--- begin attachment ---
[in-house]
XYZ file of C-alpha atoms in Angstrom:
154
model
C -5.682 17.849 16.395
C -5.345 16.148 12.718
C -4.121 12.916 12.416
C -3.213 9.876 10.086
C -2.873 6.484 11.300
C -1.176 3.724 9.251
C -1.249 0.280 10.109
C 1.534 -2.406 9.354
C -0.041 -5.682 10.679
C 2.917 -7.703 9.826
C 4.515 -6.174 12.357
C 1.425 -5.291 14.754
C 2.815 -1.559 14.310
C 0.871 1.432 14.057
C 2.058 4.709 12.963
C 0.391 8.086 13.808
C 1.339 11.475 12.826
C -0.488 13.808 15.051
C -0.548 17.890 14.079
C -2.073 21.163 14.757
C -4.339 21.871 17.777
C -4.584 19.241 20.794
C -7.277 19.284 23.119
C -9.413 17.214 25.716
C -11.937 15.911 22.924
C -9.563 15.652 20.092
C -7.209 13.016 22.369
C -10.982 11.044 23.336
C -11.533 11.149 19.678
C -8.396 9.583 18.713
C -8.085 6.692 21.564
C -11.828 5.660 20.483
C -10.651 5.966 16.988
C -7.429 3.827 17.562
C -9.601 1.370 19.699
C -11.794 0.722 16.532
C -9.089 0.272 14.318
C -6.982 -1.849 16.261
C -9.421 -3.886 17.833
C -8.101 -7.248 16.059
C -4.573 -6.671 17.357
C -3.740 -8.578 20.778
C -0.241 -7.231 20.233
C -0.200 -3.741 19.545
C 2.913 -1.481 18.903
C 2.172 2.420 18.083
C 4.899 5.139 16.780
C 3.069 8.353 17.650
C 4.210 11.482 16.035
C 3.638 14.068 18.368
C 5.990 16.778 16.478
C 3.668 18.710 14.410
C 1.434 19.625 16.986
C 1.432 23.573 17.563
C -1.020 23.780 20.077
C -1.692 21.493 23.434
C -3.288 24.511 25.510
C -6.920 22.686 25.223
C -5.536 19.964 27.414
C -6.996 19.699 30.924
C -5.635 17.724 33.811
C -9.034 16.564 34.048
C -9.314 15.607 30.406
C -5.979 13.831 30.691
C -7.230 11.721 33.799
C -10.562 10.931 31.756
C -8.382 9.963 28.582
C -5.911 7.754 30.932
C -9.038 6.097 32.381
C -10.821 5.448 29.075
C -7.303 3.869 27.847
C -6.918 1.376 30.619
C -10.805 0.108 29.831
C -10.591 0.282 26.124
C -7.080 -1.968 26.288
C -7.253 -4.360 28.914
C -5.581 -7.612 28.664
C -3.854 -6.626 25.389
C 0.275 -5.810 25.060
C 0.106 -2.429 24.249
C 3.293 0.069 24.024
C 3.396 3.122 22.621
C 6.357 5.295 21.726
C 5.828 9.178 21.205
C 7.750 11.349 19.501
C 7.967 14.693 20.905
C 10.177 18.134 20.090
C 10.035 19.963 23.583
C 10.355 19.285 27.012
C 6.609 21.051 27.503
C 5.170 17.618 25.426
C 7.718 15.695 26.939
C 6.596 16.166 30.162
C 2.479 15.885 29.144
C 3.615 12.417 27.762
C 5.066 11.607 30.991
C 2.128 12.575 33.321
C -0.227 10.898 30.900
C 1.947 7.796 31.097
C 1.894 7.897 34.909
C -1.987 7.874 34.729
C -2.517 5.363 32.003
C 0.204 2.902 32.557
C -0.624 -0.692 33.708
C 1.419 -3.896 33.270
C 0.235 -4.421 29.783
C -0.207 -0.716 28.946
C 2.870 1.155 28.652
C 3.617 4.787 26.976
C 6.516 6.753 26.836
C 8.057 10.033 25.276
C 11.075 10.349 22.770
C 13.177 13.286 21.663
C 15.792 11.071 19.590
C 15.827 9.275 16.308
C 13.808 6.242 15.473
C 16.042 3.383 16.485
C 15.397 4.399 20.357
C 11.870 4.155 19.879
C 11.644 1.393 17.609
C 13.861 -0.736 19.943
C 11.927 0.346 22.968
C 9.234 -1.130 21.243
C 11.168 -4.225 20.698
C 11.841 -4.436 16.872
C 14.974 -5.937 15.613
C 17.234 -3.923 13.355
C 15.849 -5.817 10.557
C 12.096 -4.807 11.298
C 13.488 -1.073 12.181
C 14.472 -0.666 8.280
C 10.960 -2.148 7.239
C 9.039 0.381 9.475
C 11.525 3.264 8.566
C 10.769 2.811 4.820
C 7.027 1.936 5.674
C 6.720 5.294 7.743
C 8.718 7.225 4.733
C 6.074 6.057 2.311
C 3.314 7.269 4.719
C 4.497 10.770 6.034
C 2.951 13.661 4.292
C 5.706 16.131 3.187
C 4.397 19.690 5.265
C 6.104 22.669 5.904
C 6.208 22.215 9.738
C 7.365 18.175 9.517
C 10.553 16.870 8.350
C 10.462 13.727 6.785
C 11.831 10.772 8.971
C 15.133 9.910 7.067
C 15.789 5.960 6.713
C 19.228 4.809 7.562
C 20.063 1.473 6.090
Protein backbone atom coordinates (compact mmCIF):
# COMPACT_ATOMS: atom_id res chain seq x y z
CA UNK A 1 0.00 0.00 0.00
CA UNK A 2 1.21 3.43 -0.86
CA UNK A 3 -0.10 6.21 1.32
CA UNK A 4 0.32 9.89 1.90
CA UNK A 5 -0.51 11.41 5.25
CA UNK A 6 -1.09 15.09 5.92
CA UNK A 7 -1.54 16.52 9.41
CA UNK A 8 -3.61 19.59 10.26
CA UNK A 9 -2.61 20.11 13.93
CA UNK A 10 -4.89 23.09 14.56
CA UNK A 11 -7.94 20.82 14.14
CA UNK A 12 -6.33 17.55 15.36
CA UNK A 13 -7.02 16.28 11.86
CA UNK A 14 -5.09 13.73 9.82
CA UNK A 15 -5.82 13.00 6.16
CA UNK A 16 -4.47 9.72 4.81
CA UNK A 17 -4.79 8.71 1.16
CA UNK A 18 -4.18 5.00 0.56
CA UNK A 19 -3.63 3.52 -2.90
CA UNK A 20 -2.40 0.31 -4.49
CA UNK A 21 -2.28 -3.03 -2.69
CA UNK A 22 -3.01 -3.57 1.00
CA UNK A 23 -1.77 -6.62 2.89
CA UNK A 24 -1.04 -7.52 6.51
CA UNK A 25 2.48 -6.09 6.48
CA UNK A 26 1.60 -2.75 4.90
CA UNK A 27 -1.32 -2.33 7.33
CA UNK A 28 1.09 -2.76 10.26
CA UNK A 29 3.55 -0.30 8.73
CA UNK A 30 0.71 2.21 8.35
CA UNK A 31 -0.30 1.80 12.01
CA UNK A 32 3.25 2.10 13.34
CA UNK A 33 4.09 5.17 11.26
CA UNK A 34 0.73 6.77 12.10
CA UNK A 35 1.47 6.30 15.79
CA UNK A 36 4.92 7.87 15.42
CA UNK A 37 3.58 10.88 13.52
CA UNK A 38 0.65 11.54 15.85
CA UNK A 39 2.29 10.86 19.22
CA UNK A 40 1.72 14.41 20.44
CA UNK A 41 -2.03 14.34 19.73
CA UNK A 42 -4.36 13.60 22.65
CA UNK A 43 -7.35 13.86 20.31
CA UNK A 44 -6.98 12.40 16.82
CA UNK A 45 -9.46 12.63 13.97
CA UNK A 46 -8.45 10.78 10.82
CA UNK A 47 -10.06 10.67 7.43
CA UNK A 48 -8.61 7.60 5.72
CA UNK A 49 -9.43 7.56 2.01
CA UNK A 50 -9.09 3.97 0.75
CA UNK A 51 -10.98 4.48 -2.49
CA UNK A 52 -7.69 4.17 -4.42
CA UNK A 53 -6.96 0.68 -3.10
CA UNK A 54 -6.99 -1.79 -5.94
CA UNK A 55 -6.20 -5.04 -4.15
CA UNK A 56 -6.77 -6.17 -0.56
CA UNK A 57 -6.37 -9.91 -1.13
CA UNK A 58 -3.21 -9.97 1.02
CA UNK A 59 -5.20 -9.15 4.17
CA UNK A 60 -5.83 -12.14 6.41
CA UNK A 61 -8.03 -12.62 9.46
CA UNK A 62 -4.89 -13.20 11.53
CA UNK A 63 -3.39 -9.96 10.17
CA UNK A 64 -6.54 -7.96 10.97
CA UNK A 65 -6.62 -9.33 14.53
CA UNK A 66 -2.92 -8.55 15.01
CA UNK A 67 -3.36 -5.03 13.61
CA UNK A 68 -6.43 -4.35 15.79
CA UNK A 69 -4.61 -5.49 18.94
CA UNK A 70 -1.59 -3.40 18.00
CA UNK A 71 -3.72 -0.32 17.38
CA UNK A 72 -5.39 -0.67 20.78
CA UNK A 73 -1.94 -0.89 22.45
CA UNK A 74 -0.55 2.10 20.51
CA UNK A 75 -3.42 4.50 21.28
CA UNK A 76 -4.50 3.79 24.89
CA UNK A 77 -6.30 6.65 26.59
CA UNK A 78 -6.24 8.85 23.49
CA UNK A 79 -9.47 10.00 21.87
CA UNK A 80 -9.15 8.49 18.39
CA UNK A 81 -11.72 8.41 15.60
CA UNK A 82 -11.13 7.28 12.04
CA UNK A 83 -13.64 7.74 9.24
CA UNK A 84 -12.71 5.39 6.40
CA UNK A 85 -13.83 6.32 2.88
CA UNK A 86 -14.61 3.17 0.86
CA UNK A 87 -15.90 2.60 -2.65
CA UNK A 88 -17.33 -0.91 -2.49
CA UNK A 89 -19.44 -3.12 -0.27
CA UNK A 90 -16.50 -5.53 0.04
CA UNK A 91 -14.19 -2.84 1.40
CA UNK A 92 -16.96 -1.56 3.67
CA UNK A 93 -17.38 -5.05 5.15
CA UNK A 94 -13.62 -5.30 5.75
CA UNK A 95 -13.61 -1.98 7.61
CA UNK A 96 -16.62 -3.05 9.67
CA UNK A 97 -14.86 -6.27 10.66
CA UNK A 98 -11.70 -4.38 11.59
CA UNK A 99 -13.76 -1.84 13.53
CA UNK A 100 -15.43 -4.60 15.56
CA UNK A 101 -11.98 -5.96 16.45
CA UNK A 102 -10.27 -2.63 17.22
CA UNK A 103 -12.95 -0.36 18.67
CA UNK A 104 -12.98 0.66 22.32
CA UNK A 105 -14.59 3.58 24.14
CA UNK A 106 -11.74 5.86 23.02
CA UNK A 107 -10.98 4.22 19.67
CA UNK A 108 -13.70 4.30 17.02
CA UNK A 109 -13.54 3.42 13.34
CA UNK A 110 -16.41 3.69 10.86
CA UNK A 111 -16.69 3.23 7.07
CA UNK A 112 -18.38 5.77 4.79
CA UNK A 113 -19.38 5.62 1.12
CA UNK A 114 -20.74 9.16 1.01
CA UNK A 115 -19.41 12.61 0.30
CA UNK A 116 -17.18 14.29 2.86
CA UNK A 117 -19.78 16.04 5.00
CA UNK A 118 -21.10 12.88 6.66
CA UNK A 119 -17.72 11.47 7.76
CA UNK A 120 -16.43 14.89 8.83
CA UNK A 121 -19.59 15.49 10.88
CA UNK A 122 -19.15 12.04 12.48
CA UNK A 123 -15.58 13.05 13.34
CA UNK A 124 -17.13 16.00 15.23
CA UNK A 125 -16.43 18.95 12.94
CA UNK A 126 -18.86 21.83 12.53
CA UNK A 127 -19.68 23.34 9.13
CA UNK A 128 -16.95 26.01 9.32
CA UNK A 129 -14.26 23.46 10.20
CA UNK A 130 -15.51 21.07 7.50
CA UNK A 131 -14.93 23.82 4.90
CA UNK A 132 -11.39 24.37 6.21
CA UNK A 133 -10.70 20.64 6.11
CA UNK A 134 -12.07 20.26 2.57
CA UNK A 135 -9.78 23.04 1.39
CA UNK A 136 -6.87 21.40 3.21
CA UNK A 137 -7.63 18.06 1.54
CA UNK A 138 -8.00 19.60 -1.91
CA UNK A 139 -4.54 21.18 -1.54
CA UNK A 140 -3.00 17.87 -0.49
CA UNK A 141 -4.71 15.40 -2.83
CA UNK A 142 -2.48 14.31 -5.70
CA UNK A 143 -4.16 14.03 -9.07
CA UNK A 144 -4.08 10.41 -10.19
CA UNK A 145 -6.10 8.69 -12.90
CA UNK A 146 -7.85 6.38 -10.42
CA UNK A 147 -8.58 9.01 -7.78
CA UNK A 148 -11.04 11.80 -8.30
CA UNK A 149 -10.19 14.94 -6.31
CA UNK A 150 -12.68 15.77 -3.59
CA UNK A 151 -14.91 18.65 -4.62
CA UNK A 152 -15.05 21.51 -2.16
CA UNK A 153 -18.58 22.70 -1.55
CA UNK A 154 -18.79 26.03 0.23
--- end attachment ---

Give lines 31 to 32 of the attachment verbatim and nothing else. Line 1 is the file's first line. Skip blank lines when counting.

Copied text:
C -7.209 13.016 22.369
C -10.982 11.044 23.336